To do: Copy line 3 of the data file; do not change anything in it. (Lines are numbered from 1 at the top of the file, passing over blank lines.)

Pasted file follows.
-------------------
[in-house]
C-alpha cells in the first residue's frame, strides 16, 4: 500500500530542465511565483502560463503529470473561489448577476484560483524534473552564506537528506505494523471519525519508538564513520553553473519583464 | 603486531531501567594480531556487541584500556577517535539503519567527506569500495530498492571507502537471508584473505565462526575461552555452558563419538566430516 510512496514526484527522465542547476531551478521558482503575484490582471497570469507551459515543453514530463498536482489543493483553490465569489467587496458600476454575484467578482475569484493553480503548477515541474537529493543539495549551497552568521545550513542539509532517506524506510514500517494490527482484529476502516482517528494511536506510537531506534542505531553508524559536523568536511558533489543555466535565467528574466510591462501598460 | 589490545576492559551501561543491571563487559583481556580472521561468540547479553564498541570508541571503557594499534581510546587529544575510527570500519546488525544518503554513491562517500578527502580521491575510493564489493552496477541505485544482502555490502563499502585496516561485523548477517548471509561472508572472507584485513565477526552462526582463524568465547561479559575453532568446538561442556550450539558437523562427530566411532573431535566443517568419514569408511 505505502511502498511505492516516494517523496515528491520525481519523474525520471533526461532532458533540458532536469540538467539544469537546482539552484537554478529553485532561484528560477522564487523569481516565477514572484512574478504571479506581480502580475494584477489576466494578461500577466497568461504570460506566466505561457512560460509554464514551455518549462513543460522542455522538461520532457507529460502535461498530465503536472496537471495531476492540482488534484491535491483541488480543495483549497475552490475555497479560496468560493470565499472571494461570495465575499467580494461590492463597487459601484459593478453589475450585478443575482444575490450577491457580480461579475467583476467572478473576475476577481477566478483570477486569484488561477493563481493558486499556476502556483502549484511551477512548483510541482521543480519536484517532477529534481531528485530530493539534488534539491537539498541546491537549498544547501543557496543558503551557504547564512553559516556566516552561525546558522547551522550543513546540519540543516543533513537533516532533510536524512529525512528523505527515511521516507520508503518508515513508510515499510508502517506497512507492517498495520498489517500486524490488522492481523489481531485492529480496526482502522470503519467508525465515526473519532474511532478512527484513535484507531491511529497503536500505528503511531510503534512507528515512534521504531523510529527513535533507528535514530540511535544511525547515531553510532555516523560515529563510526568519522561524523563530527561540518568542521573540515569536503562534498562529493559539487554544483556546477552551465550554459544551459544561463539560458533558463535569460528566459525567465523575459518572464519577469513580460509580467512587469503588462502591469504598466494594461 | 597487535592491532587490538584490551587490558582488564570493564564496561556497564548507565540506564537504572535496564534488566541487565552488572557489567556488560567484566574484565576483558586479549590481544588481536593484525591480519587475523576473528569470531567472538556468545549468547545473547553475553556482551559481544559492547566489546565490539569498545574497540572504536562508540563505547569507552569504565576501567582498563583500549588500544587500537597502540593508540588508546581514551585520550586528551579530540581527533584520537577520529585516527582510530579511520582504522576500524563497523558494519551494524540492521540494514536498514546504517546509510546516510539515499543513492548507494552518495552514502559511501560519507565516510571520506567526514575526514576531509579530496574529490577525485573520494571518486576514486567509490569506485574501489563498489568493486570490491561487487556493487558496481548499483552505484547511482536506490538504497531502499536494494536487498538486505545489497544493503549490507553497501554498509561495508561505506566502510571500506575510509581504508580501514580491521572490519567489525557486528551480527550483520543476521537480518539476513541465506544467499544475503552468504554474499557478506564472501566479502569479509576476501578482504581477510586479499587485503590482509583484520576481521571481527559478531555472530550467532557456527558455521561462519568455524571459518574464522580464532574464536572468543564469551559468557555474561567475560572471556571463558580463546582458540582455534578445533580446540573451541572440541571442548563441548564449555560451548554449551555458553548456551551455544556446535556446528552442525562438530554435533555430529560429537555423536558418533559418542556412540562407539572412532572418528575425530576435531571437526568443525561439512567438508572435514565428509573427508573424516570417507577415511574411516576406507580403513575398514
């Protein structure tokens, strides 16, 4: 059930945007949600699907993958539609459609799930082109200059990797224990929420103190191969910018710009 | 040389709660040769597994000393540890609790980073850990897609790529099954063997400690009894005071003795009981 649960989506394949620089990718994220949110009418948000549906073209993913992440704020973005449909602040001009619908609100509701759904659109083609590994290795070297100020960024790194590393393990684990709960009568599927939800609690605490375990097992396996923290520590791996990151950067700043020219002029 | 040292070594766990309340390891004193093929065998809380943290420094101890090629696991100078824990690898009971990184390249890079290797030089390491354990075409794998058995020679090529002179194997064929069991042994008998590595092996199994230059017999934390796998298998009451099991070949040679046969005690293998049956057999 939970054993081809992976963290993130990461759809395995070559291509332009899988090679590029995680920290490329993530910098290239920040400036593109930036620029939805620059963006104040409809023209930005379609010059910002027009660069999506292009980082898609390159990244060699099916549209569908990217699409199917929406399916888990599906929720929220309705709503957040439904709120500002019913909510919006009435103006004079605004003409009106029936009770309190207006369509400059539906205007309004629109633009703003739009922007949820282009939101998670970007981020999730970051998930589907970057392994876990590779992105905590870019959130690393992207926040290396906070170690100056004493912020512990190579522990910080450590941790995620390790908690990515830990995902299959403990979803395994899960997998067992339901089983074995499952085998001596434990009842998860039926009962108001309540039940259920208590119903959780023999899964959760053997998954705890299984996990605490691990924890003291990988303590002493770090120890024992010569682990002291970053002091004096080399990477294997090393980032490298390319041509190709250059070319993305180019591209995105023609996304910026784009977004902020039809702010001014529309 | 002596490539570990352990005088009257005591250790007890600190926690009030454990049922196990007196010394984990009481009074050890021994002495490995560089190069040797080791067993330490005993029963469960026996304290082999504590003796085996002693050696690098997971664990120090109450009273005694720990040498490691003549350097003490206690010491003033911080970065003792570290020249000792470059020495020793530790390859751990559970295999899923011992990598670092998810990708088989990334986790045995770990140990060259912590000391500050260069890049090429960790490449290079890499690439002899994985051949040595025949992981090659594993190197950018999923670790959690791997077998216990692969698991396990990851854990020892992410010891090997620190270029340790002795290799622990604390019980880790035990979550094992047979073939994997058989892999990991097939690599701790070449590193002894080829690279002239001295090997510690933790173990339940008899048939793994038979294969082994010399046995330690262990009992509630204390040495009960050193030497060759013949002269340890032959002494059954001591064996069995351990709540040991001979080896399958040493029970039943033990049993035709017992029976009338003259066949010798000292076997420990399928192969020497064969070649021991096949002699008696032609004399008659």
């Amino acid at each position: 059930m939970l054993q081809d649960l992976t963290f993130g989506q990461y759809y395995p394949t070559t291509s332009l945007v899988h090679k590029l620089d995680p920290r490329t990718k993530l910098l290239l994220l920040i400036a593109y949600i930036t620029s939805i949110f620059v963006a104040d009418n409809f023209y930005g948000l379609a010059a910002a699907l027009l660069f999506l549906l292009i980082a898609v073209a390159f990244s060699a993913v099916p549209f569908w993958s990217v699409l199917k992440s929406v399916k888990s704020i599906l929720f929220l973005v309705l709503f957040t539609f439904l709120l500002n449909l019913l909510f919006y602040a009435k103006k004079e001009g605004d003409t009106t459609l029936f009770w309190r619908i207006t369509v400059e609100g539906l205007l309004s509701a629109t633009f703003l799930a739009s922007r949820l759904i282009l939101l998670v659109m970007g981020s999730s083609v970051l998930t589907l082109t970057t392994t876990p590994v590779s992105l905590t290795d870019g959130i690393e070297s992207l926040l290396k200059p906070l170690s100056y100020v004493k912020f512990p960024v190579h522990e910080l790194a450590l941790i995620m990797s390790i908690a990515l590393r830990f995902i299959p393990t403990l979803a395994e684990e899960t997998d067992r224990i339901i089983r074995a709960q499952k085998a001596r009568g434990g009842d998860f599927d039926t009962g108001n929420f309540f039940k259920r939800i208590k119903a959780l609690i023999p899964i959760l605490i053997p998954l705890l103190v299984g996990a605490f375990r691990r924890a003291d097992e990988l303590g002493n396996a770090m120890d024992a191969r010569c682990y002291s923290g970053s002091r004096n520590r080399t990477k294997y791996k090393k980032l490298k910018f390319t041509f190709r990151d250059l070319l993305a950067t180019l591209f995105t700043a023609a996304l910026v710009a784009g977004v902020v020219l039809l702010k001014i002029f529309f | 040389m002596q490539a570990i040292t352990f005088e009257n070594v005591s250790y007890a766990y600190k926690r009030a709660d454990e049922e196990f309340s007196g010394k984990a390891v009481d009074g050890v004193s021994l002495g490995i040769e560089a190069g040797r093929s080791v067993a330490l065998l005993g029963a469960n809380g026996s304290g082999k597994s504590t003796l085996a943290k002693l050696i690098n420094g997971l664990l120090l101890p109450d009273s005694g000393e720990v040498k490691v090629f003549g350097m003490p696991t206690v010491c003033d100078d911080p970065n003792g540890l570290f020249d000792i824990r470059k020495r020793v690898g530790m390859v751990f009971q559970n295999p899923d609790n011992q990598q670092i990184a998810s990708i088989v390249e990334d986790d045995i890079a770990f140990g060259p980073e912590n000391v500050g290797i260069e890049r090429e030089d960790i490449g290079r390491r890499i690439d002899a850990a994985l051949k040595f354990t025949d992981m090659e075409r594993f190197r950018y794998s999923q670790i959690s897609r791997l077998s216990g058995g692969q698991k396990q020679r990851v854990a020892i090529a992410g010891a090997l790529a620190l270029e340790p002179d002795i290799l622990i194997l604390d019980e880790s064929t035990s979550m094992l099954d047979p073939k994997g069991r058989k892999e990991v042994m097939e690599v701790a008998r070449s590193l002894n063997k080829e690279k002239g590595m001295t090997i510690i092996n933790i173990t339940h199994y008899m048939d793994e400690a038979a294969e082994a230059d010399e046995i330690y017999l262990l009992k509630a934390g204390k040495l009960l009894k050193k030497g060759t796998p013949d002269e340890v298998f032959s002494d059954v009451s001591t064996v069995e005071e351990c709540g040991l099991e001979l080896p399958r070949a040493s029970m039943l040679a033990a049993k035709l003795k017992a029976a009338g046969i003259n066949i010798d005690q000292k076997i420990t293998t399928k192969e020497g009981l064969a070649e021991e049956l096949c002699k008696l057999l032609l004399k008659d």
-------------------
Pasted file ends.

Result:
């Protein structure tokens, strides 16, 4: 059930945007949600699907993958539609459609799930082109200059990797224990929420103190191969910018710009 | 040389709660040769597994000393540890609790980073850990897609790529099954063997400690009894005071003795009981 649960989506394949620089990718994220949110009418948000549906073209993913992440704020973005449909602040001009619908609100509701759904659109083609590994290795070297100020960024790194590393393990684990709960009568599927939800609690605490375990097992396996923290520590791996990151950067700043020219002029 | 040292070594766990309340390891004193093929065998809380943290420094101890090629696991100078824990690898009971990184390249890079290797030089390491354990075409794998058995020679090529002179194997064929069991042994008998590595092996199994230059017999934390796998298998009451099991070949040679046969005690293998049956057999 939970054993081809992976963290993130990461759809395995070559291509332009899988090679590029995680920290490329993530910098290239920040400036593109930036620029939805620059963006104040409809023209930005379609010059910002027009660069999506292009980082898609390159990244060699099916549209569908990217699409199917929406399916888990599906929720929220309705709503957040439904709120500002019913909510919006009435103006004079605004003409009106029936009770309190207006369509400059539906205007309004629109633009703003739009922007949820282009939101998670970007981020999730970051998930589907970057392994876990590779992105905590870019959130690393992207926040290396906070170690100056004493912020512990190579522990910080450590941790995620390790908690990515830990995902299959403990979803395994899960997998067992339901089983074995499952085998001596434990009842998860039926009962108001309540039940259920208590119903959780023999899964959760053997998954705890299984996990605490691990924890003291990988303590002493770090120890024992010569682990002291970053002091004096080399990477294997090393980032490298390319041509190709250059070319993305180019591209995105023609996304910026784009977004902020039809702010001014529309 | 002596490539570990352990005088009257005591250790007890600190926690009030454990049922196990007196010394984990009481009074050890021994002495490995560089190069040797080791067993330490005993029963469960026996304290082999504590003796085996002693050696690098997971664990120090109450009273005694720990040498490691003549350097003490206690010491003033911080970065003792570290020249000792470059020495020793530790390859751990559970295999899923011992990598670092998810990708088989990334986790045995770990140990060259912590000391500050260069890049090429960790490449290079890499690439002899994985051949040595025949992981090659594993190197950018999923670790959690791997077998216990692969698991396990990851854990020892992410010891090997620190270029340790002795290799622990604390019980880790035990979550094992047979073939994997058989892999990991097939690599701790070449590193002894080829690279002239001295090997510690933790173990339940008899048939793994038979294969082994010399046995330690262990009992509630204390040495009960050193030497060759013949002269340890032959002494059954001591064996069995351990709540040991001979080896399958040493029970039943033990049993035709017992029976009338003259066949010798000292076997420990399928192969020497064969070649021991096949002699008696032609004399008659």